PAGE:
Q: What does resilience training look like?
A: It’s currently in flux. It’s being used in the armed forces and right now, from what I understand, the type of resilience training they are engaging in currently is classes on boosting the characteristic most commonly found in tandem with resilience. So, these classes are focused on positive thinking, and fostering coping skills, self-talk, cultivating resources, etc.

Q: You talked about fostering relationships with other people and financial resources, but are there other ways to build resilience?
A: Those are larger ideas and more over-arching ways to build resiliency. The thing is, though, what works for the individual might not work for everyone. For example, one thing I do to make meaning, which is important for fostering resilience, is I volunteer a lot. However, volunteering is difficult to do during Covid, so I’ve had to turn to other things to keep reappraising and cultivating that meaning.

Q: Do children who have resilient parents have more resilience? Is there a genetic factor that could possibly contribute to resilience?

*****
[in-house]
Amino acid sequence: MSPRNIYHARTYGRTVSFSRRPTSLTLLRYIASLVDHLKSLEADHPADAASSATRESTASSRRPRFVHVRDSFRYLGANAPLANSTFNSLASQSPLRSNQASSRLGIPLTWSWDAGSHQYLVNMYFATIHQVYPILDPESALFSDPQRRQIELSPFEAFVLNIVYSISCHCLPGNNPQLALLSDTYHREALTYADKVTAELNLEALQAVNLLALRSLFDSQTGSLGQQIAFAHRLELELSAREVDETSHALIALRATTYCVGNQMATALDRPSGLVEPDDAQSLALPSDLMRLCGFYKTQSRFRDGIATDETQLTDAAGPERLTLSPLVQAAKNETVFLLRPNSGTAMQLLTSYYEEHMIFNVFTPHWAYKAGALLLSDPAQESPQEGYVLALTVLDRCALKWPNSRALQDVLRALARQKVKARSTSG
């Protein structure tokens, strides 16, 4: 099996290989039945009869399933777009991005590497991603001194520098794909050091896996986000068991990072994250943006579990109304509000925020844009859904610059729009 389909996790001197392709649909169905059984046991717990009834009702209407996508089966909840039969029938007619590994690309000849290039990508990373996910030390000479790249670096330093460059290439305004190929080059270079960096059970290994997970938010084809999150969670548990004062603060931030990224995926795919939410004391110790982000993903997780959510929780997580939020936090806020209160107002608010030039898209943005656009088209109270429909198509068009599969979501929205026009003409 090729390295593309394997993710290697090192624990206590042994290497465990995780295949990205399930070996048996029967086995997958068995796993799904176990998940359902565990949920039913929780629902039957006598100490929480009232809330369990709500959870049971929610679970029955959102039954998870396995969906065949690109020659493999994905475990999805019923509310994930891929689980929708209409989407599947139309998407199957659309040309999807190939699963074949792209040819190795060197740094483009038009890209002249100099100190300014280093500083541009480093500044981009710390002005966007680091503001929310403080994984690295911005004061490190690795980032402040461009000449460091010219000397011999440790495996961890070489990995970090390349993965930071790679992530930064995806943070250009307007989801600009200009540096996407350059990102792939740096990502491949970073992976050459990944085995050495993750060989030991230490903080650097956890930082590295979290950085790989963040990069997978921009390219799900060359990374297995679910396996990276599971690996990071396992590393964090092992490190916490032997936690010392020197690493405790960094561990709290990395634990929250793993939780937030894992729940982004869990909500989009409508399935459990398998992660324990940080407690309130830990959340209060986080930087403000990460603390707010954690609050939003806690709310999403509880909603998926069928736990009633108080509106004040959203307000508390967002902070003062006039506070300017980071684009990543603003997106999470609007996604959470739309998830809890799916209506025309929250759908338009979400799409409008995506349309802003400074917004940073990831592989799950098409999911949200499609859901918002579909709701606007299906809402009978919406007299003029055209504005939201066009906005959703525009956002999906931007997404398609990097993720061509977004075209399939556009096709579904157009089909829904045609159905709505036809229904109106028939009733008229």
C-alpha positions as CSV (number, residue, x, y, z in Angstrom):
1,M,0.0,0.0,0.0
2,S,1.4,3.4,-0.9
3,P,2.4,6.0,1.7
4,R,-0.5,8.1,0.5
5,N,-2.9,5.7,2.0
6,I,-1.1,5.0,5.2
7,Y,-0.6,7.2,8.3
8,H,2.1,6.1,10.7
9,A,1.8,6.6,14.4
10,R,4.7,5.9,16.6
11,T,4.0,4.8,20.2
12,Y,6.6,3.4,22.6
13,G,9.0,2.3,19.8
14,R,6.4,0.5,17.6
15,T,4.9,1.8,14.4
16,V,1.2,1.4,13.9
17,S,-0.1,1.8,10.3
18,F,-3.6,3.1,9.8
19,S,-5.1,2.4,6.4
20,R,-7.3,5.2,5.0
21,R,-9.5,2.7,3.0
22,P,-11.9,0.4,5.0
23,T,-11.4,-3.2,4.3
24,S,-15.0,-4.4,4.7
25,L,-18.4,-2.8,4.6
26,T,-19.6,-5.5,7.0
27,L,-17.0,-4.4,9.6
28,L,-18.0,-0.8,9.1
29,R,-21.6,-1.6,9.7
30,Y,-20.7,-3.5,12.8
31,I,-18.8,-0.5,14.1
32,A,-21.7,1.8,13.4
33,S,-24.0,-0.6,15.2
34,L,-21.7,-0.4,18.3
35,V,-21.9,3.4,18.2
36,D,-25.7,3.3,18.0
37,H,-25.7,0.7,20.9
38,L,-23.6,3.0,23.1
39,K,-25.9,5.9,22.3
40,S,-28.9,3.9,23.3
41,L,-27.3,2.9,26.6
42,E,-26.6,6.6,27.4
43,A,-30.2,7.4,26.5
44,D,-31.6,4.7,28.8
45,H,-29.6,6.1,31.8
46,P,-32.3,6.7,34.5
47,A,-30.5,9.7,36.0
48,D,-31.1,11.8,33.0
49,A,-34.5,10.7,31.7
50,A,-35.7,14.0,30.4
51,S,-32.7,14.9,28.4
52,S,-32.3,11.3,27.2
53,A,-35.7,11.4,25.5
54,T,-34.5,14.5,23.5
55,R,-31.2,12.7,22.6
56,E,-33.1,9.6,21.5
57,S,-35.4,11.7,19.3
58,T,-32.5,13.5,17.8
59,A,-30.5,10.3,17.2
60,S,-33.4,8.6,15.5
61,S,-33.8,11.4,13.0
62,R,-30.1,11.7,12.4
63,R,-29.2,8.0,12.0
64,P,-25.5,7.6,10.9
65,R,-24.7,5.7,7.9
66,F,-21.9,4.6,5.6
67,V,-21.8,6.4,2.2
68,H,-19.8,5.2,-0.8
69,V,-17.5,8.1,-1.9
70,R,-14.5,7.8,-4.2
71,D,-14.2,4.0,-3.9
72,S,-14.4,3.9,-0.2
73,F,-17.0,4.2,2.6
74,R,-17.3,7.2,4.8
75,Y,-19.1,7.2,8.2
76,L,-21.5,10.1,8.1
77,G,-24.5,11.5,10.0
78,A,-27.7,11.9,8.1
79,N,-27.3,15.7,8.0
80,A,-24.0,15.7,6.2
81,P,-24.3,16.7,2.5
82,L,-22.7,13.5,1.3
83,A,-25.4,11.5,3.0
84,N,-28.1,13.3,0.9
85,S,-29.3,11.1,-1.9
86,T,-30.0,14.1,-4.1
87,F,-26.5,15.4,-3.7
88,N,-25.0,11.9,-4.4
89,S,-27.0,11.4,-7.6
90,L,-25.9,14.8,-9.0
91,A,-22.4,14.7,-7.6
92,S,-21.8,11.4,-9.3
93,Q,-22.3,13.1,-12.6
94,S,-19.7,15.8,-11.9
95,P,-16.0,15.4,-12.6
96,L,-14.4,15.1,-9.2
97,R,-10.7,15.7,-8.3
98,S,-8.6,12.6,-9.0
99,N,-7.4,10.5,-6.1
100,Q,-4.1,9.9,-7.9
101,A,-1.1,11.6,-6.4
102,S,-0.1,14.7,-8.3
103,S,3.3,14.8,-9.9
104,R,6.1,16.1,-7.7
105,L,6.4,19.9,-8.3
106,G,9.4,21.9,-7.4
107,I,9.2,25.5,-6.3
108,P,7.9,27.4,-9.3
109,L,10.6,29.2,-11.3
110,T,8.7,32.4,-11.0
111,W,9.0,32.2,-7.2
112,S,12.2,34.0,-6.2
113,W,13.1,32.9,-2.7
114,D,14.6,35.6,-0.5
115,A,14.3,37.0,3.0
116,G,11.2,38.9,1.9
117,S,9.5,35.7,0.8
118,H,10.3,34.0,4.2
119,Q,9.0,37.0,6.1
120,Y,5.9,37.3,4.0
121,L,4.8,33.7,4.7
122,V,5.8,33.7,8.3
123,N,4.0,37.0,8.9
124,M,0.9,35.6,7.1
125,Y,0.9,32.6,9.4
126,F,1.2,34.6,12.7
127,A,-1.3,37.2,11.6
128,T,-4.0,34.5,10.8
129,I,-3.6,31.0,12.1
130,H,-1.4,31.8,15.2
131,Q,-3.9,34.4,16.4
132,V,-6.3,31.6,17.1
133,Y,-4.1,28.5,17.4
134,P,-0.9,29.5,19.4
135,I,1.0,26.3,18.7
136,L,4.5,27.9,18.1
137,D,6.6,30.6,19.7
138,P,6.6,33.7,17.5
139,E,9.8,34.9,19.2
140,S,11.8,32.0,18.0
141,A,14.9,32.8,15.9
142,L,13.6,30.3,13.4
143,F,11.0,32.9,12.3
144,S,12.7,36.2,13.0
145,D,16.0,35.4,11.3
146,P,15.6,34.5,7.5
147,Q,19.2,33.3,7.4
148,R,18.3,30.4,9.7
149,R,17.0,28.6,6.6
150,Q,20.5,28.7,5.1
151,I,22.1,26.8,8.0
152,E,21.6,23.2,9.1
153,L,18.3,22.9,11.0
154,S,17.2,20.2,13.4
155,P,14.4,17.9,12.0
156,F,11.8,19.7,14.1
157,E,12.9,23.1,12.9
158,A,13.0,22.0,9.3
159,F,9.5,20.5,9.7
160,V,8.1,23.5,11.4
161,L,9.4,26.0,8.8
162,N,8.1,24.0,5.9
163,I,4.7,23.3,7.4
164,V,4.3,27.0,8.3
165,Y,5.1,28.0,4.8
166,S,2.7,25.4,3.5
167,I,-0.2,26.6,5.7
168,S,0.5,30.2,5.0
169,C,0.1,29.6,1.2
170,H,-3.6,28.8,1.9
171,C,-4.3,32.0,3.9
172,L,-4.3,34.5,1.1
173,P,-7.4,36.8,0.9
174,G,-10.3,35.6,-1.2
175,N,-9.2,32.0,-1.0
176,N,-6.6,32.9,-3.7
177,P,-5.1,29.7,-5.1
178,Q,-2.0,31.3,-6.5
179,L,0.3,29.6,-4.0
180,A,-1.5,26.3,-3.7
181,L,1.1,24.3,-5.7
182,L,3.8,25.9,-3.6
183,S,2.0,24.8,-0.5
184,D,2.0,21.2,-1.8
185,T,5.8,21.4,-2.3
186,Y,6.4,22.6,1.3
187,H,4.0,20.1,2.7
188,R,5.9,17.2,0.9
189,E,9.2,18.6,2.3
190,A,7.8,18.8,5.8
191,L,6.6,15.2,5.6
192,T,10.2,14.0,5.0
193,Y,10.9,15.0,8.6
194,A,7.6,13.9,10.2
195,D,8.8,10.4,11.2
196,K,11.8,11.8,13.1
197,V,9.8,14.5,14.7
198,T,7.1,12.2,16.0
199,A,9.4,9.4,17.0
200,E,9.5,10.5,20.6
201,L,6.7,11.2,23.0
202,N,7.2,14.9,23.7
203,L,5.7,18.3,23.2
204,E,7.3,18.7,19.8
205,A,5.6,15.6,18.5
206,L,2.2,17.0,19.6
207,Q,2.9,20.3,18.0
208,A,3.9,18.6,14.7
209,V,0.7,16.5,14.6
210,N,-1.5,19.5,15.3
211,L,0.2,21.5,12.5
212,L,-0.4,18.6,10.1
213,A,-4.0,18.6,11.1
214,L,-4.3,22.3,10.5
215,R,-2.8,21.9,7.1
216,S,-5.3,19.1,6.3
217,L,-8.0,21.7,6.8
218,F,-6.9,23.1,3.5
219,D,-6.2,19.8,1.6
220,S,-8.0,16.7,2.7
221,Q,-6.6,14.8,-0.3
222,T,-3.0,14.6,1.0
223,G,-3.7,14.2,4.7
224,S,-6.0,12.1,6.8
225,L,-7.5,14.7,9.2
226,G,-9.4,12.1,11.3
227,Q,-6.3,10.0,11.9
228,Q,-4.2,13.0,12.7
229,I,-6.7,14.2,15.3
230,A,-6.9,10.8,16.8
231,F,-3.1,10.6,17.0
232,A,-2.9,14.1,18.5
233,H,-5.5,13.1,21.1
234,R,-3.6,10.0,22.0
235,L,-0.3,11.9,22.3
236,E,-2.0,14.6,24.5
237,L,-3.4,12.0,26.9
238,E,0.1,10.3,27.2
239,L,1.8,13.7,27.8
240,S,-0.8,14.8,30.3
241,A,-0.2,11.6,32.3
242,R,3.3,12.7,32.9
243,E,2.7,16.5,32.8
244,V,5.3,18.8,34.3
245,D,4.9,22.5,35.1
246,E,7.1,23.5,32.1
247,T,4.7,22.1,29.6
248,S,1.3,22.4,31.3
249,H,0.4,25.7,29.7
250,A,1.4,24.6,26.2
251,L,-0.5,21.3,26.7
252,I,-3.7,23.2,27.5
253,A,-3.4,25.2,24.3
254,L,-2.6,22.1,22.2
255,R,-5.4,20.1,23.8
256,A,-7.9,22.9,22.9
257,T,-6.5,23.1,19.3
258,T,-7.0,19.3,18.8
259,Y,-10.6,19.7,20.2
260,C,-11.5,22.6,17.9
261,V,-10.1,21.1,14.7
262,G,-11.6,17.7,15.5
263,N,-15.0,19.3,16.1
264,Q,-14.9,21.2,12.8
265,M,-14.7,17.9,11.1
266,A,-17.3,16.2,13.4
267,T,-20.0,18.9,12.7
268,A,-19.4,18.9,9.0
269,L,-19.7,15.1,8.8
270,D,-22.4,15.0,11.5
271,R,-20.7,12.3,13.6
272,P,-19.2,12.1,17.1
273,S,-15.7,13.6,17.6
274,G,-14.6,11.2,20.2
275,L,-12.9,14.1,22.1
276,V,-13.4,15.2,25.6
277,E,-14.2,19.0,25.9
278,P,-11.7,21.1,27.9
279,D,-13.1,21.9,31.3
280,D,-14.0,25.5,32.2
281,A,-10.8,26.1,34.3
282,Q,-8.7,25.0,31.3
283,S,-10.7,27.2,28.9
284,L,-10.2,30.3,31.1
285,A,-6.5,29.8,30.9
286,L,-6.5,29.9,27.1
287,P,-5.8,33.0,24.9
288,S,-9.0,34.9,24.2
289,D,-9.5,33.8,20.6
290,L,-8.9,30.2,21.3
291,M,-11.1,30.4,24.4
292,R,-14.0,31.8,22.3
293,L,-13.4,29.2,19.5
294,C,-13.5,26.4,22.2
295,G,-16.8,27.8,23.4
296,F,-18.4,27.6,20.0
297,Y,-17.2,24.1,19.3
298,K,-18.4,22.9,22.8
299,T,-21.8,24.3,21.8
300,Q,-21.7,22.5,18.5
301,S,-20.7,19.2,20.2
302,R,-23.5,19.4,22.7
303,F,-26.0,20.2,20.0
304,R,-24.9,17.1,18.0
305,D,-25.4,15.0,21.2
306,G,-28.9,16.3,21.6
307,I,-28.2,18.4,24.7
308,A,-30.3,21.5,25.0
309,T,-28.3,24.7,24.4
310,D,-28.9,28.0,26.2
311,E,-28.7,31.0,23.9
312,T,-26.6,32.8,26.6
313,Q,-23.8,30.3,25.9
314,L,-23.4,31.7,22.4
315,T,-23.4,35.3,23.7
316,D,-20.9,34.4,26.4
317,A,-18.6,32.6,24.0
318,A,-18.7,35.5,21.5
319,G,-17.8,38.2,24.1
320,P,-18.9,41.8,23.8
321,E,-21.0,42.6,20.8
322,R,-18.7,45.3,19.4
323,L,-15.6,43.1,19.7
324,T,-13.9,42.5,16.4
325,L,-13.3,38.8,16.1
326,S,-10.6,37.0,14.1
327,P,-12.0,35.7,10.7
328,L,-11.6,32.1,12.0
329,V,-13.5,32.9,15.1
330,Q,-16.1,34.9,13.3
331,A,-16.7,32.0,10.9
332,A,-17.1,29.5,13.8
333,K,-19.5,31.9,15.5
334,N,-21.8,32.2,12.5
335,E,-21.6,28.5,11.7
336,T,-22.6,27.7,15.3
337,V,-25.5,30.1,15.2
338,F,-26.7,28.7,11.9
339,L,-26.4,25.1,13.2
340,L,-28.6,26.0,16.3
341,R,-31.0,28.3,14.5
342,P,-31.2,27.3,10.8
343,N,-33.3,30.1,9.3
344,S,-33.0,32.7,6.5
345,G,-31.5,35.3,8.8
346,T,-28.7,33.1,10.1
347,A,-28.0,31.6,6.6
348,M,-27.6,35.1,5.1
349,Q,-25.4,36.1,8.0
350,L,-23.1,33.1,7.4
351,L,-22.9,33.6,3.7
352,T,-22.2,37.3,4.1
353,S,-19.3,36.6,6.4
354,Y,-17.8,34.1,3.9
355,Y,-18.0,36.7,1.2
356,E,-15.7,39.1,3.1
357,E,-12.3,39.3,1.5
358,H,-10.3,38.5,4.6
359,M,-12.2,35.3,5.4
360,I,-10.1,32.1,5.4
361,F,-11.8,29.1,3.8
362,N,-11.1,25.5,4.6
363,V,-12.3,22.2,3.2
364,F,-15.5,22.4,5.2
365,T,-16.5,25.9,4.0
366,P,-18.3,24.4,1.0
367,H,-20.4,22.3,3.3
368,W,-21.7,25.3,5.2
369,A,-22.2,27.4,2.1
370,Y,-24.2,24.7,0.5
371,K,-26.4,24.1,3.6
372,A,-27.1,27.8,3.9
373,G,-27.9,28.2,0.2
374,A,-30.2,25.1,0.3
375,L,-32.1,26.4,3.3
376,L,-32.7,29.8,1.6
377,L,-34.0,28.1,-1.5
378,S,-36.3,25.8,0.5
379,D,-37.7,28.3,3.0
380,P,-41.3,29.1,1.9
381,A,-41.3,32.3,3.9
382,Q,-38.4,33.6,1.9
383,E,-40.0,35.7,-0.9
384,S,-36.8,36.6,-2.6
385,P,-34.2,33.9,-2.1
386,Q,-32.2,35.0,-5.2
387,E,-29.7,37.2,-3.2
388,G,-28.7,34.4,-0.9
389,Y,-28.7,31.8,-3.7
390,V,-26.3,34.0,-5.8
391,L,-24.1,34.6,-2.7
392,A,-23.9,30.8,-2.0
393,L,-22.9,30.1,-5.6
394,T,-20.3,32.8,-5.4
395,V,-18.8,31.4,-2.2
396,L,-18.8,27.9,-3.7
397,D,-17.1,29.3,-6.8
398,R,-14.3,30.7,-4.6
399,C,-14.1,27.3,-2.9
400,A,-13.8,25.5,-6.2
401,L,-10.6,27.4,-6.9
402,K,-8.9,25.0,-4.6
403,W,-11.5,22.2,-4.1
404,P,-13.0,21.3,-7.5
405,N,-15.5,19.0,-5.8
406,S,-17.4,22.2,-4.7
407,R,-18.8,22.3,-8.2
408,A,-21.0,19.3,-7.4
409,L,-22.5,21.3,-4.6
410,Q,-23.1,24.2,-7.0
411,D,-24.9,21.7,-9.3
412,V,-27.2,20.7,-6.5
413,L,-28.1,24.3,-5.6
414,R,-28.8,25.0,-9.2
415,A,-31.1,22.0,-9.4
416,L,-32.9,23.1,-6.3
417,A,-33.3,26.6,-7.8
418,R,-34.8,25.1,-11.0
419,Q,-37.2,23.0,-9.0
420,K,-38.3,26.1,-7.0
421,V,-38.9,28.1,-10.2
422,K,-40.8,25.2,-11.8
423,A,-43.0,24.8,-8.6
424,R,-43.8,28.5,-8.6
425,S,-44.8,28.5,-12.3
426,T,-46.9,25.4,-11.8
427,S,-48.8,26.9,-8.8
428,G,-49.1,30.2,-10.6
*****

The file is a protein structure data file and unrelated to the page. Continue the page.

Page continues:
A: My guess is that if you have a resilient parent, that’s typically someone who is also resourceful, and my thought is that it’s more likely that those children will fare pretty well. We do know that genetics plays a part in personality but we also know that these characteristics are fostered and valuable true in early life and it seems to be that but some of those early life experiences in social situations and circumstances seem to be very important another thing.

Dr. Taylor is a professor of sociology and faculty associate at the Pepper Institute on Aging and Public Policy at Florida State University. You can learn more about Dr. Taylor’s research here.

This post is based on a webinar sponsored by Florida State University’s College of Social Sciences and Public Policy. You can watch the full webinar here.

The feature image is from Pexels.